Winter 2020 – NZ’s Warmest Winter On Record

File photo.


New Zealand has just experienced its warmest winter on record, according to official NIWA climate data.

NIWA’s Seven Station Temperature Series, which began in 1909, shows the 2020 winter was 1.14C above average, just nudging out winter 2013 from the top spot, which was 1.08C above average.

This year’s result also means seven of the ten warmest winters on record in New Zealand have occurred since the year 2000.

Seventeen locations observed record breaking mean winter temperatures, with an additional 53 locations ranking within their top four warmest winters.

NIWA forecaster Ben Noll says the winter warmth can be attributed to several factors.

“There were more sub-tropical northeasterly winds than normal, particularly in the North Island. This brought warmer air toward New Zealand from the north,” says Ben.

“Sea surface temperatures were above average during winter, especially in August. As an island nation, New Zealand’s air temperatures are strongly influenced by the seas surrounding it.

“Air pressure was higher than normal, particularly to the east. This contributed to a sunnier than normal winter in much of the South Island and lower North Island.

“Climate change – the warmth over winter is consistent with New Zealand’s long-term trend of increasing air temperatures,” says Ben.

The highest recorded winter 2020 temperature was 25.1C on August 30 in Timaru. This was the highest temperature recorded there during winter since records began in 1885 and the equal fourth warmest winter temperature on record for New Zealand as a whole.

The lowest temperature was -12.3°C, observed at Middlemarch on June 14.

Of these locations the most anomalously warm, that is, the one with the largest deviation from average, was Farewell Spit, where mean daily temperatures of 13 degrees Celsius were experienced. This is 2.8 degrees more than the winter average and the warmest on record since records began there in 1971.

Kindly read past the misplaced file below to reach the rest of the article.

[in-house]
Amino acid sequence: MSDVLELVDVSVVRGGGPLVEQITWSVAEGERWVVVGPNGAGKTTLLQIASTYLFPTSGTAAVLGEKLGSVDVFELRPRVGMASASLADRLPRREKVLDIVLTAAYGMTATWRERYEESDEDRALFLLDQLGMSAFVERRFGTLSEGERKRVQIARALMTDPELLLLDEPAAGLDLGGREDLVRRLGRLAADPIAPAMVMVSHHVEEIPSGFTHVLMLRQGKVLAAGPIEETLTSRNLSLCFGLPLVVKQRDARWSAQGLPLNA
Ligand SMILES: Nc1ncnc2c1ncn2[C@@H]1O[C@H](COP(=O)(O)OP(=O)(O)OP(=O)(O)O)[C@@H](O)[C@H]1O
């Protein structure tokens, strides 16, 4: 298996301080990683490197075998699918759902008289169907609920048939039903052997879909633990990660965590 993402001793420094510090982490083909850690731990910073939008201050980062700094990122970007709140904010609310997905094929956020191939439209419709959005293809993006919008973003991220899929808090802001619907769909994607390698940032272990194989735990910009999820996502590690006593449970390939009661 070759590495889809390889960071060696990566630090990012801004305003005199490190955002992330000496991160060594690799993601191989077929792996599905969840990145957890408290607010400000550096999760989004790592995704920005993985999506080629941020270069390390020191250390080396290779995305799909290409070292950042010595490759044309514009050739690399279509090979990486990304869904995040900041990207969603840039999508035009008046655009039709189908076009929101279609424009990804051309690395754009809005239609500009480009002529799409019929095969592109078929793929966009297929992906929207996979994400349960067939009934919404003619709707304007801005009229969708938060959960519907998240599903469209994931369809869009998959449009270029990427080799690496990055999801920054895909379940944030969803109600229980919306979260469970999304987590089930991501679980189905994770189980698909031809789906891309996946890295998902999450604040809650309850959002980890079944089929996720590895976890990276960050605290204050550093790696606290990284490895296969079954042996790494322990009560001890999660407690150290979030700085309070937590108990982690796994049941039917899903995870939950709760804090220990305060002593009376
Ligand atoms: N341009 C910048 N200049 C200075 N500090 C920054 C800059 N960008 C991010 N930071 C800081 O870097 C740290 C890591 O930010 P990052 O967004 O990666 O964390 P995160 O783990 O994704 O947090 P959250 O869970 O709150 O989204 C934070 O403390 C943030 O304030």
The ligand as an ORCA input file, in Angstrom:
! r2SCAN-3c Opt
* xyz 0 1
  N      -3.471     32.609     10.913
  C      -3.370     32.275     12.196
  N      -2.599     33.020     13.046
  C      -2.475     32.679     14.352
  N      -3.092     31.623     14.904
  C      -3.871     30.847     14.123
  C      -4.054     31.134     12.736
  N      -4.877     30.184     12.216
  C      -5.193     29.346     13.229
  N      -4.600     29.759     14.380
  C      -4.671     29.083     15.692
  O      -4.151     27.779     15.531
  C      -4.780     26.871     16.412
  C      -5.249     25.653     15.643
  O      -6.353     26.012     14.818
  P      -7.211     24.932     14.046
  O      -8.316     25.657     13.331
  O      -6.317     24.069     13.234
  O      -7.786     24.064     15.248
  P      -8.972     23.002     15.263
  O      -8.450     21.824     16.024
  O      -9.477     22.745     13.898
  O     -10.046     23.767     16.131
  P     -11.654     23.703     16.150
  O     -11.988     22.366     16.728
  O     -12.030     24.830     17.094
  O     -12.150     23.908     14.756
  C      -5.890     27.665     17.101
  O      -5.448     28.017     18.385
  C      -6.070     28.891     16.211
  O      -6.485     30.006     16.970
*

Furthermore, mean maximum daytime temperatures at this location were 3.1 degrees warmer than average, while mean minimum, at night-time. temperatures were 2.3 degrees warmer than average. These are also the largest anomalies in their respective categories.

Kaikohe had its second wettest winter on record, with 935mm of rain recorded for the season, which was 187 per cent of normal. Records began in 1956.

At the opposite end of the scale, Reefton had its second driest winter on record with just 291 mm of rain recorded over three months – or 54 per cent of normal. Records began in 1960. Much of the middle and upper South Island observed below or well below normal rainfall totals.

It will come as no surprise that the highest one-day rainfall occurred in Northland in mid-July. Kaikohe and Whangarei received 262 and 251 mm respectively on July 17. This is the highest one day rainfall amount observed for both locations during winter. Kaikohe records began in 1956 and Whangarei in 1943.

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1 Comment

Yup I can agree....

Posted on 05-09-2020 18:56 | By groutby

....that we have had a very ’mild’ winter, and as for the future..well who really knows, we must be prepared for the naturally occuring change in climate that is before us, and because it is not reversible, make plans for continual and positive changes...

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